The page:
E-mail: firstname.lastname@example.org Web: www.combonimissionaries.org
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8 New Comboni Bishop Blazes a Familiar Path The world’s youngest nation gets one of its youngest prelates.
Climate Extremes Are Harming the Unborn in Brazil Conservation progress is threatened by new business-first focus.
The Hope School A Comboni Lay Missionary shares how one Ethiopian school is saving young lives.
10 A Woman of Courage
6 Around the World
Comboni Missionary Sister Alicia Vacas Moro wins a top award from the U.S. State Department.
22 Supporting the Mission
14 A Voice in the Wilderness Uganda’s Radio Pacis shares Gospel hope.
Cover - Radio Pacis. 4 - photo Adobe Stock. 5 - CM archives. 6 - stories CNA, photos CNA,Adobe stock. 8-9 - photos CM archives, CNA. 10-11- photo and story CNA. 12-13 - Story and photo courtesy of Thomson Reuters Foundation; sidebar chart via Statista 14 - Story originally appeared in America magazine; photos courtesy of Radio Pacis. 19-20 - photos supplied by author. Back cover - Adobe Stock.
The Year of St. Joseph Devotion to St. Joseph has always been a part of the Comboni charism. For the Year of St. Joseph, Pope Francis asks that those who pray the rosary add this prayer at the end. We invite you to remember our missionaries and those they serve as you pray. To you, O blessed Joseph, do we come in our tribulation, and having implored the help of your most holy Spouse, we confidently invoke your patronage also. Through that charity which bound you to the Immaculate Virgin Mother of God and through the paternal love with which you embraced the Child Jesus, we humbly beg you graciously to regard the inheritance which Jesus Christ has purchased by his Blood,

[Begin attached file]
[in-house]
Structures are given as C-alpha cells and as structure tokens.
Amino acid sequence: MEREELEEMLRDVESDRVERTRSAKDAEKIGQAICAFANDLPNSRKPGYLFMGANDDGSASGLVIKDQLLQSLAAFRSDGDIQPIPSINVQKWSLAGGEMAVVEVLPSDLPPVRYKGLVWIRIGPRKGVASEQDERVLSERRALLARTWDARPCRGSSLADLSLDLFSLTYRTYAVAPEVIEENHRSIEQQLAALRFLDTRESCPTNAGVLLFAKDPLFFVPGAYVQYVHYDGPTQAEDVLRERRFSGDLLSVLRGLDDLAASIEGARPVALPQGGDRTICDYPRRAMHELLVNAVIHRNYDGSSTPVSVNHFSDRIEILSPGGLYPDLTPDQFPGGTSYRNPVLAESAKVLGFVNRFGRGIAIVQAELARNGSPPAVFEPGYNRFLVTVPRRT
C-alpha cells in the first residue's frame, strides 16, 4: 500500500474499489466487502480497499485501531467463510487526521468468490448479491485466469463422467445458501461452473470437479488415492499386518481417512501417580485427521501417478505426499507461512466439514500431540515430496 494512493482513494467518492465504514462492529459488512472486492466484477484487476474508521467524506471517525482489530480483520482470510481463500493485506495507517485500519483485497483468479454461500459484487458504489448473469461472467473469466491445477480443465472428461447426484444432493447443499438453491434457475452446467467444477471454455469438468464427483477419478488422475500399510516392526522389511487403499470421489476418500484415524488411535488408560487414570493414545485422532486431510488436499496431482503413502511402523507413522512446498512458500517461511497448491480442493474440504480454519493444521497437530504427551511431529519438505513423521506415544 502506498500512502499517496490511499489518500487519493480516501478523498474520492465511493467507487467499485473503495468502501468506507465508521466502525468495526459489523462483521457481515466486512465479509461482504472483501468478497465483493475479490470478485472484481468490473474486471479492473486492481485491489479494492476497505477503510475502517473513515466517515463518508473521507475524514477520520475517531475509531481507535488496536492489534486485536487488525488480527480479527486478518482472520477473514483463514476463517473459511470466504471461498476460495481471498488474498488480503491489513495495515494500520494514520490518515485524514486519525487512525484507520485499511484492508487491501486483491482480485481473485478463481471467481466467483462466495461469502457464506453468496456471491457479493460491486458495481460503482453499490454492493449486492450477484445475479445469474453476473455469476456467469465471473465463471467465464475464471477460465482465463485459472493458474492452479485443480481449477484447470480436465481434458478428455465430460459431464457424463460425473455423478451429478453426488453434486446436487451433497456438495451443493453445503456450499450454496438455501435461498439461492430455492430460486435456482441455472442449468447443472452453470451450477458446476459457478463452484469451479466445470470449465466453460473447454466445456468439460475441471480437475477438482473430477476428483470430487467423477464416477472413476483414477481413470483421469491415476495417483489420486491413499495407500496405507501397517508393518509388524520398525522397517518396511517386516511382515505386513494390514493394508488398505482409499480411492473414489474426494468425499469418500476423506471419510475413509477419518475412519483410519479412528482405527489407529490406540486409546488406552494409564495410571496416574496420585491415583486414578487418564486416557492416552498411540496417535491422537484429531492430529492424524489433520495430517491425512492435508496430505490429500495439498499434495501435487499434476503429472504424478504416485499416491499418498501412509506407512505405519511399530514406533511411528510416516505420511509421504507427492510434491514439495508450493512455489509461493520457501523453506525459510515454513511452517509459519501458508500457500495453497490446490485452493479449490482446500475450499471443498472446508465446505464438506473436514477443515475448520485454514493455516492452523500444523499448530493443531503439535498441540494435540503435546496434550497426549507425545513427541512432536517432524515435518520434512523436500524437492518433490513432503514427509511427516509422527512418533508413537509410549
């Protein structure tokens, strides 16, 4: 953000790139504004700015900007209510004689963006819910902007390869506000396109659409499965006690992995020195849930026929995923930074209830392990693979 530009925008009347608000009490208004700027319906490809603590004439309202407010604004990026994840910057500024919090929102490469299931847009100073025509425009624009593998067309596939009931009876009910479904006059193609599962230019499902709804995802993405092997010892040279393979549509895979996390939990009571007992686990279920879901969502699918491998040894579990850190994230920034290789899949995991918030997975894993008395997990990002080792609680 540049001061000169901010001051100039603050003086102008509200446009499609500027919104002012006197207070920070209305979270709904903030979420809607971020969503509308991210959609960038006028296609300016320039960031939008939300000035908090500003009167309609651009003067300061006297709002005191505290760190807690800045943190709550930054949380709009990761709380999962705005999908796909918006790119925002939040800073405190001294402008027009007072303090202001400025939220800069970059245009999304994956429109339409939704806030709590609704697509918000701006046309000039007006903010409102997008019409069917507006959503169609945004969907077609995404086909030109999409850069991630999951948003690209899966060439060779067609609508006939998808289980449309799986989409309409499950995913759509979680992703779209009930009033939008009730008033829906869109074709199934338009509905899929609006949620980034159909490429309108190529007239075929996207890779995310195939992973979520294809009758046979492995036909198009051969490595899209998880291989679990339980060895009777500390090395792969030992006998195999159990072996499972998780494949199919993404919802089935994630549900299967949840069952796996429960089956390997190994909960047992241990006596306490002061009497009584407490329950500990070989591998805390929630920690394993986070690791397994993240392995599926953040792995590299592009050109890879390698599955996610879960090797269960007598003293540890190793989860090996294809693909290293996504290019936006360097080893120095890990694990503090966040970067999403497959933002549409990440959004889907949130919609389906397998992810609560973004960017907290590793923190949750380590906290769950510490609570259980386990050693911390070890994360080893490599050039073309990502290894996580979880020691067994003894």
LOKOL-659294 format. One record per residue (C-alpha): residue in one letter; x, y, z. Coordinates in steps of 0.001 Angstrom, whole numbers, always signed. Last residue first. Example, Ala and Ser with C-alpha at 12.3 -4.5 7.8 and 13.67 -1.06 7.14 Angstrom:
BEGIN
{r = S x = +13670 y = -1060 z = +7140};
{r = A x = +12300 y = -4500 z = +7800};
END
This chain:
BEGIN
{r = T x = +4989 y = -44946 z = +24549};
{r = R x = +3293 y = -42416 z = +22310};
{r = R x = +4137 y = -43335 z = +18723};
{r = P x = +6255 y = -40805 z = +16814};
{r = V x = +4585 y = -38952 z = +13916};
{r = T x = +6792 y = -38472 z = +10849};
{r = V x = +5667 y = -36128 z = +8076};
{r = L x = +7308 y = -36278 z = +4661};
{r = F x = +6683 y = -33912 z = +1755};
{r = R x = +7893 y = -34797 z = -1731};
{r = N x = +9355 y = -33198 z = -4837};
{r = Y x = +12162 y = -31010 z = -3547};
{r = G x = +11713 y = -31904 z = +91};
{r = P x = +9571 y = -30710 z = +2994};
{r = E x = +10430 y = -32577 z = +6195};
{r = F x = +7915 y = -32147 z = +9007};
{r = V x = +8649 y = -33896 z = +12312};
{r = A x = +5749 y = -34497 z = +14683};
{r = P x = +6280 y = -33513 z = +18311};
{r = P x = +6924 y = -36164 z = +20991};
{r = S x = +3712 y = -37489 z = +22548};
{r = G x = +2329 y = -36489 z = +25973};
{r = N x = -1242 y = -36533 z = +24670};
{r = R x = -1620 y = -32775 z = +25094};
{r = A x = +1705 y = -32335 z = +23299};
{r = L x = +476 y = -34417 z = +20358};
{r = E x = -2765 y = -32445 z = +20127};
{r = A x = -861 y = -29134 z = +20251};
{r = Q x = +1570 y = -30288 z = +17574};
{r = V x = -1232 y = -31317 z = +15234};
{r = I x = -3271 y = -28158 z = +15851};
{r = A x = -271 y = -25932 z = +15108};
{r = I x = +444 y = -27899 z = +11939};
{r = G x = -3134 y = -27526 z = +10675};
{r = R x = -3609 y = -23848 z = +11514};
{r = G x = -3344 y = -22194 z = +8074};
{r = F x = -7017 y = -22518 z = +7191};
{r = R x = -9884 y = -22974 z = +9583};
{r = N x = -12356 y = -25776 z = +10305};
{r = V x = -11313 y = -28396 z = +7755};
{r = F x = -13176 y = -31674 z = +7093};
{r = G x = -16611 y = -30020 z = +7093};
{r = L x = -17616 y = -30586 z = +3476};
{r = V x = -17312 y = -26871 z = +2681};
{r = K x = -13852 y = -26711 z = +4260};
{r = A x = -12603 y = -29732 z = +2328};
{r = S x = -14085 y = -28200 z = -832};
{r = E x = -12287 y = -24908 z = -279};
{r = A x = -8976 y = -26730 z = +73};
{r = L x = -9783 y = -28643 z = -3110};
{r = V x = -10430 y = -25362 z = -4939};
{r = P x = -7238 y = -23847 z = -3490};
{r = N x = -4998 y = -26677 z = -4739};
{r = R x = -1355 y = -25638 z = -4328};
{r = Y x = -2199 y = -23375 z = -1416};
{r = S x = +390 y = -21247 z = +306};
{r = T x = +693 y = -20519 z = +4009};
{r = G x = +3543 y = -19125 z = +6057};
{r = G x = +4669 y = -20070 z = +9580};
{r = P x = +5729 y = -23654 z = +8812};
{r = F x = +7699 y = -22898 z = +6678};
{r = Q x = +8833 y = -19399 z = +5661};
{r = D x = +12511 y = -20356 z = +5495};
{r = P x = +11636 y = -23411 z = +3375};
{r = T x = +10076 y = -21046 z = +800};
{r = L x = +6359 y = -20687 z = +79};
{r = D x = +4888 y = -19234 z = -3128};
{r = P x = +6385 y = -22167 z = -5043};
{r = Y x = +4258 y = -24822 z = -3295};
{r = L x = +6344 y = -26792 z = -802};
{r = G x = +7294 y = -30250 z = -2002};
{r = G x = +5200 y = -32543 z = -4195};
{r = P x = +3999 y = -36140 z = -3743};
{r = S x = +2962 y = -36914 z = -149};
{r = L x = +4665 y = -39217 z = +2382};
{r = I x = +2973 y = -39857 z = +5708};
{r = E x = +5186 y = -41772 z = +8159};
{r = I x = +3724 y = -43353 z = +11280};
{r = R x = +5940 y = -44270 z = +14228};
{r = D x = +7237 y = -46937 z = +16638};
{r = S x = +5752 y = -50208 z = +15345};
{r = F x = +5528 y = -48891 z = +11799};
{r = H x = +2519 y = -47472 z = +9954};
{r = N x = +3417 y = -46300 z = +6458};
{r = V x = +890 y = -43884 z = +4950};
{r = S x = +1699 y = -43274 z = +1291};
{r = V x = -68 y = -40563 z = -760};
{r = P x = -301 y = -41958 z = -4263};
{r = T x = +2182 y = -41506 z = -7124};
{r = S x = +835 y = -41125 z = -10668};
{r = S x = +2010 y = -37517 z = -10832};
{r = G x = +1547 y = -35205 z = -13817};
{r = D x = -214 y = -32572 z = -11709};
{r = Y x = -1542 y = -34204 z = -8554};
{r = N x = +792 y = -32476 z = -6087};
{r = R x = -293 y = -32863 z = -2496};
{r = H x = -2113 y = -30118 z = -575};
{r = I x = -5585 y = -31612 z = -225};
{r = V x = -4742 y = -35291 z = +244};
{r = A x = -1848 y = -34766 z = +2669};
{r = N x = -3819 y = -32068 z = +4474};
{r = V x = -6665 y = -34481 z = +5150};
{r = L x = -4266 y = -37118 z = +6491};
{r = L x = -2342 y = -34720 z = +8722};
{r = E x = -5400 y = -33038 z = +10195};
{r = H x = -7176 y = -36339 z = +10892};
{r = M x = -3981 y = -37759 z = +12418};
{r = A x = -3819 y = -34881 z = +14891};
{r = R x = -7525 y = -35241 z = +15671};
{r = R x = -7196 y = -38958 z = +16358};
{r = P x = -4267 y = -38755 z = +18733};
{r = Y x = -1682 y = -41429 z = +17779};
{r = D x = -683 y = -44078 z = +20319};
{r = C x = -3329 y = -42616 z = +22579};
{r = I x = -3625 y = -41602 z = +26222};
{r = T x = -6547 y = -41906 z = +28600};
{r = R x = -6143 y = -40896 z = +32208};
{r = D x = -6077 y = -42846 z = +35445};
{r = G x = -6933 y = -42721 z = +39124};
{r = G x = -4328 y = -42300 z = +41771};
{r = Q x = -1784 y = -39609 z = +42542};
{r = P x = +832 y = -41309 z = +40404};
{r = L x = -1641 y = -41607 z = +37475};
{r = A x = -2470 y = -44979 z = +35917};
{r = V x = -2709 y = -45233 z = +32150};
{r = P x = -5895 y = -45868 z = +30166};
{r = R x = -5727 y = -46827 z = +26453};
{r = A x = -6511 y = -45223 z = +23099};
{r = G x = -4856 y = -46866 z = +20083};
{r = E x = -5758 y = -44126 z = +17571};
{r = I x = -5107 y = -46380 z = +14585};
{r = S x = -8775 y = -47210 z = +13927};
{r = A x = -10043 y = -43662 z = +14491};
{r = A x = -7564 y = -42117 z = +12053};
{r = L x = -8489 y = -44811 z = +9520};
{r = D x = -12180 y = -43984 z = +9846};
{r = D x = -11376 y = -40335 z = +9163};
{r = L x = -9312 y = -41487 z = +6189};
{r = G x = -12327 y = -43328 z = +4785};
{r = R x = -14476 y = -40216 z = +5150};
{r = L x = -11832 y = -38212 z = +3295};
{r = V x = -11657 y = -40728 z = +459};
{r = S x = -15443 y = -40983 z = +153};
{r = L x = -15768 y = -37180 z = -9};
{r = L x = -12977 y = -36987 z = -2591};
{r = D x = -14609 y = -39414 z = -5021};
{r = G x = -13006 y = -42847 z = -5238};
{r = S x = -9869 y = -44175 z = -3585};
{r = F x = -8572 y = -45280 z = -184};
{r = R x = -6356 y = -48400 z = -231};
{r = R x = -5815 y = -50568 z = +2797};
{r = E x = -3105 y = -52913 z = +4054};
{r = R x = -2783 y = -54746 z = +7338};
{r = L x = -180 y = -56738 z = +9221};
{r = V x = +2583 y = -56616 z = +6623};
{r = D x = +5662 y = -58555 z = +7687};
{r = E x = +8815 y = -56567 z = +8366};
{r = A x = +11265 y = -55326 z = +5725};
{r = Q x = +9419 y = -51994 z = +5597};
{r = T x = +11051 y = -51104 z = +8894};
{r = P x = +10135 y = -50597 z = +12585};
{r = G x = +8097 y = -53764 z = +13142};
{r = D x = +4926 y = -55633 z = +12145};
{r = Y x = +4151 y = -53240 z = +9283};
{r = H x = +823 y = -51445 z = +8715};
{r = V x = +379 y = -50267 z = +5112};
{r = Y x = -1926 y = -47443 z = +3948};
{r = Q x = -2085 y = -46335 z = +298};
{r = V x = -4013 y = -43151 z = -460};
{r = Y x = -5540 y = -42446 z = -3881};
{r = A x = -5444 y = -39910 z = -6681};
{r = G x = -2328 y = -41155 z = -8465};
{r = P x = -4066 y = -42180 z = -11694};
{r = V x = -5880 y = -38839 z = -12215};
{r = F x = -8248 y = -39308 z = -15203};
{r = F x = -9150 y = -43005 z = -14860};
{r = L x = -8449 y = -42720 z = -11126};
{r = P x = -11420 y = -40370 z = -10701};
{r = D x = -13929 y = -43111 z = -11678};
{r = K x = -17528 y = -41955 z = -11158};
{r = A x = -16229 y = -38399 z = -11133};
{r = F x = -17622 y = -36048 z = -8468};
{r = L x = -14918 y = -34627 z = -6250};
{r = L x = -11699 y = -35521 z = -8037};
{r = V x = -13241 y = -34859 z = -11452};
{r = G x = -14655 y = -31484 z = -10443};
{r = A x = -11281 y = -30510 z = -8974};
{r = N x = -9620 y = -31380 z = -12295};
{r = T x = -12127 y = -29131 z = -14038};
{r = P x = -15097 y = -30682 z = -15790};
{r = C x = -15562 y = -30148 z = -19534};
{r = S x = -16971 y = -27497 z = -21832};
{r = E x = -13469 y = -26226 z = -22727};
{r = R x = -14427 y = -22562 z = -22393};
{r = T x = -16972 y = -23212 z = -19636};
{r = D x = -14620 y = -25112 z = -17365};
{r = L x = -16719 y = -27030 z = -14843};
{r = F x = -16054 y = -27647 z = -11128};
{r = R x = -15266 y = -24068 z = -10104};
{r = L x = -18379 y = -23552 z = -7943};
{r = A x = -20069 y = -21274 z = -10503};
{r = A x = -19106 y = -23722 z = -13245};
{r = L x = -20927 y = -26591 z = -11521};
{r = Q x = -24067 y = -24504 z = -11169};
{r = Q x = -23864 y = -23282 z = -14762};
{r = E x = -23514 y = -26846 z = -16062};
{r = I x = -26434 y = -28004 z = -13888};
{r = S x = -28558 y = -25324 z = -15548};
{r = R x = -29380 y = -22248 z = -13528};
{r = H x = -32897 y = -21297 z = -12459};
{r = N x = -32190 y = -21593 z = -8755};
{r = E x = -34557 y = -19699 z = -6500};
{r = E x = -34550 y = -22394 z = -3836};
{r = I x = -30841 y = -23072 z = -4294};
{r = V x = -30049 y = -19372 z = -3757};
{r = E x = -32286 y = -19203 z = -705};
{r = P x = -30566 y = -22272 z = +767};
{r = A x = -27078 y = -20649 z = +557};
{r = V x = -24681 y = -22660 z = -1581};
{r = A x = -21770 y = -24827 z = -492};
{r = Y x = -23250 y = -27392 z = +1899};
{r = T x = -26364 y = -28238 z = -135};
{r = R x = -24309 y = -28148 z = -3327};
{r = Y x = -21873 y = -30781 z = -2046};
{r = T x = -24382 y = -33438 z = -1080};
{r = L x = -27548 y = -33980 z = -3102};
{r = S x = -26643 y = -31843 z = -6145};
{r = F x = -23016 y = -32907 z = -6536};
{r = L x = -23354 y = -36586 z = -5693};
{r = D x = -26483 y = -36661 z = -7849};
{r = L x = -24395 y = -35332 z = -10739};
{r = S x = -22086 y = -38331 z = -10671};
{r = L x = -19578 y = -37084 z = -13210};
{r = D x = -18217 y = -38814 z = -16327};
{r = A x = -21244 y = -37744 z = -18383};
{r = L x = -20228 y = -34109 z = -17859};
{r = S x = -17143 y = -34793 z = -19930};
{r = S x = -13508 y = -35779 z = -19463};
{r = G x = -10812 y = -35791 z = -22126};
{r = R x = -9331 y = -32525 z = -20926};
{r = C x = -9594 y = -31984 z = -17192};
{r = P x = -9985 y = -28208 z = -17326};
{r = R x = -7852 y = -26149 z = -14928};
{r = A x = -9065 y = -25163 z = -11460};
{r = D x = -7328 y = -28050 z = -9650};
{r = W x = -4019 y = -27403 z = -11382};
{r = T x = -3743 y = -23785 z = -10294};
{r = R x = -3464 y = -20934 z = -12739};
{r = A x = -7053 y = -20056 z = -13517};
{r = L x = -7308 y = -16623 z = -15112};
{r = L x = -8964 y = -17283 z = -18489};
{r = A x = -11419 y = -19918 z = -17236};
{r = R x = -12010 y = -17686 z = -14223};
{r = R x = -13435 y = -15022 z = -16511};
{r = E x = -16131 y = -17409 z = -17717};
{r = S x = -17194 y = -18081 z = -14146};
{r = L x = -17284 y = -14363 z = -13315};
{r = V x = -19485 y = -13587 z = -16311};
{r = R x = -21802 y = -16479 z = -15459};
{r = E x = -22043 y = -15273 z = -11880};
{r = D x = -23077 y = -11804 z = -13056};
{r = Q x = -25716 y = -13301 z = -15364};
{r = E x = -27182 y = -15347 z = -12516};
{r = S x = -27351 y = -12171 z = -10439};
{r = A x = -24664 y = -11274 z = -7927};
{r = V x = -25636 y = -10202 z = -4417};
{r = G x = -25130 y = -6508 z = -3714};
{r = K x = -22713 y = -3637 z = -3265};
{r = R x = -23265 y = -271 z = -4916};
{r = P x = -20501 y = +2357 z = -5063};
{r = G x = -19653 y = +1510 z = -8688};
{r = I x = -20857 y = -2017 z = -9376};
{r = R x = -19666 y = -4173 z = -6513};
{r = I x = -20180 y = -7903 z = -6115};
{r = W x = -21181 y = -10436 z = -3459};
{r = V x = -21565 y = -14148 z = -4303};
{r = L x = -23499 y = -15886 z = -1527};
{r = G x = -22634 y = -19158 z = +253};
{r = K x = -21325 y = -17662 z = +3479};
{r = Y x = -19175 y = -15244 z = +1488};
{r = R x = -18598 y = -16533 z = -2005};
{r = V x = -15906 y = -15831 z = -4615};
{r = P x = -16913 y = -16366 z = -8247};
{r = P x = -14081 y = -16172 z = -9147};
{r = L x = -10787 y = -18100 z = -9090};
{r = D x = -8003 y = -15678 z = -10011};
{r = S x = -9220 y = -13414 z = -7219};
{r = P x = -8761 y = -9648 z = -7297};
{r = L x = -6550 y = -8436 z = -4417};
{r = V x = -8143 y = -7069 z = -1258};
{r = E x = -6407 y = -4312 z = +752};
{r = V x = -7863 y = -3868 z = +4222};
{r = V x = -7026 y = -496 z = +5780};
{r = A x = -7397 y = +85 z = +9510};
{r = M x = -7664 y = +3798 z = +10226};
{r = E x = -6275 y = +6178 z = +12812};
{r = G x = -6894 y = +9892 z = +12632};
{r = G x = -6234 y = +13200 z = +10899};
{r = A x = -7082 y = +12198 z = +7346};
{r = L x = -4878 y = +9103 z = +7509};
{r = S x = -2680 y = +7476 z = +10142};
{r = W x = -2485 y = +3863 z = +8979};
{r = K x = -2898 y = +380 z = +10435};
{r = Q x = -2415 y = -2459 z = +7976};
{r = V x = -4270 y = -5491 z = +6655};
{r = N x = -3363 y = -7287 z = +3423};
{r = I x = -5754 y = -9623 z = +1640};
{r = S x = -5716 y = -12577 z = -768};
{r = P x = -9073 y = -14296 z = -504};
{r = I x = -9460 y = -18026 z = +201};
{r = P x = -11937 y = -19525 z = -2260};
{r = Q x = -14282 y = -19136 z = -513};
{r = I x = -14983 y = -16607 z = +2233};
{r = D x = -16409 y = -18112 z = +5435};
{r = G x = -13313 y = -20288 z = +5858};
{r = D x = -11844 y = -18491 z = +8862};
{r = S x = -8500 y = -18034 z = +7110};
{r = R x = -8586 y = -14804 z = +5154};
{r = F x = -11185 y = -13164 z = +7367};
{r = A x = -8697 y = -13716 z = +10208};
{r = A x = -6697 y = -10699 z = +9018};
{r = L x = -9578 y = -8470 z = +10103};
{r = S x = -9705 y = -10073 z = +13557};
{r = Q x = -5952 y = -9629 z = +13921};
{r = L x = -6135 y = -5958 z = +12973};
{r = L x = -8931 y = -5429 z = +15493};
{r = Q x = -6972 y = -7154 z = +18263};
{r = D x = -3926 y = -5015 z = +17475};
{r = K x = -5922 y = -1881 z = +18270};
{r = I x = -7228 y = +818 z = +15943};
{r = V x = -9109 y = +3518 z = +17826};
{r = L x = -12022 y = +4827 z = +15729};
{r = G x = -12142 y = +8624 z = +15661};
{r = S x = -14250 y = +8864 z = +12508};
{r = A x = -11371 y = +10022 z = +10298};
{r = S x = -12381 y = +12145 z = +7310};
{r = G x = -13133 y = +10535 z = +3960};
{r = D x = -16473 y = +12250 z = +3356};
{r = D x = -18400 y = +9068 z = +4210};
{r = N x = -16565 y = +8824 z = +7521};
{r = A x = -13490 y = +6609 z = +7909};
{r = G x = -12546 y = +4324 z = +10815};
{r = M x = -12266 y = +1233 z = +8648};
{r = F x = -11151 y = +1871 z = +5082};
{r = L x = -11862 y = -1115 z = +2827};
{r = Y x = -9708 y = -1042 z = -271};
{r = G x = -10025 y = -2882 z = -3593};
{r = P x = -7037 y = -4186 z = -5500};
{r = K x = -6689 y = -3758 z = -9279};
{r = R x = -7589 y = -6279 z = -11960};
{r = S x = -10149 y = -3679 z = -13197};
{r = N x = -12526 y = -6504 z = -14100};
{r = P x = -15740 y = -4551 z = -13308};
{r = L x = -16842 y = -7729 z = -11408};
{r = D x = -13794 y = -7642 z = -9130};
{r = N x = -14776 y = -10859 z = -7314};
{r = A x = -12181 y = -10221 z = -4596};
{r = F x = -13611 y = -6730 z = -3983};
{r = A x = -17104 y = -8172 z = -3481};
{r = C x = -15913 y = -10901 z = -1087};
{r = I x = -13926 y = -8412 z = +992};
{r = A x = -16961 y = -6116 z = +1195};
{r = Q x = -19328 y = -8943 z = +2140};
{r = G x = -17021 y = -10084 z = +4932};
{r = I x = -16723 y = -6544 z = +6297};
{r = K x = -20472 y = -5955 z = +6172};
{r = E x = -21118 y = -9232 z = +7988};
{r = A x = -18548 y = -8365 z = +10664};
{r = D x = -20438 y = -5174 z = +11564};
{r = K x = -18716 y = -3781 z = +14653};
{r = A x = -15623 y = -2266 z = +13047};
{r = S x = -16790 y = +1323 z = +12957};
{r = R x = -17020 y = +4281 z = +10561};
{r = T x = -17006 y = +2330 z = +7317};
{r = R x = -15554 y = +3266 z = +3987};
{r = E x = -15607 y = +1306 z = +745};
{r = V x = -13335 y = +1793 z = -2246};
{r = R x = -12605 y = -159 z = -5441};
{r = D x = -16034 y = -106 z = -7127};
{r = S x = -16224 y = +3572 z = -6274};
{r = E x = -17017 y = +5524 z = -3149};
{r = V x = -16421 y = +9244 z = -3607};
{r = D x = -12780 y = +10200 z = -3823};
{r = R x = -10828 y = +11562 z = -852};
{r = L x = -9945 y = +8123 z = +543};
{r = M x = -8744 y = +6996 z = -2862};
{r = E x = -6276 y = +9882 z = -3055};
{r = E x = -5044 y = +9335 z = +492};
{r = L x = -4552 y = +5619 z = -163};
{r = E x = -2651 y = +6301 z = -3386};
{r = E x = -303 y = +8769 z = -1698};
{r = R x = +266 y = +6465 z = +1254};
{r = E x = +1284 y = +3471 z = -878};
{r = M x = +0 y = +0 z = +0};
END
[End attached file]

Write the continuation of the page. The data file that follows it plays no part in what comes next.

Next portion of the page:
and with your power and strength to aid us in our necessities.
O most watchful guardian of the Holy Family, defend the chosen children of Jesus Christ; O most loving father, ward off from us every contagion of error and corrupting influence; O our most mighty protector, be kind to us and from heaven assist us in our struggle with the power of darkness. As once you rescued the Child Jesus from deadly peril, so now protect God’s Holy Church from the snares of the enemy and from all adversity; shield, too, each one of us by your constant protection, so that, supported by your example and your aid, we may be able to live piously, to die in holiness, and to obtain eternal happiness in heaven.
The Pope’s Prayer Intentions
April Fundamental Rights We pray for those who risk their lives while fighting for fundamental rights under dictatorships, authoritarian regimes, and even in democracies in crisis. May The World of Finance Let us pray that those in charge of finance will work with governments to regulate the financial sphere and protect citizens from its dangers. June The Beauty of Marriage Let us pray for young people who are preparing for marriage with the support of a Christian community: may they grow in love, with generosity, faithfulness and patience.
Photo courtesy of Pixabay.
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Comboni MARCH 15, 2021 190th BIRTHDAY OF ST. DANIEL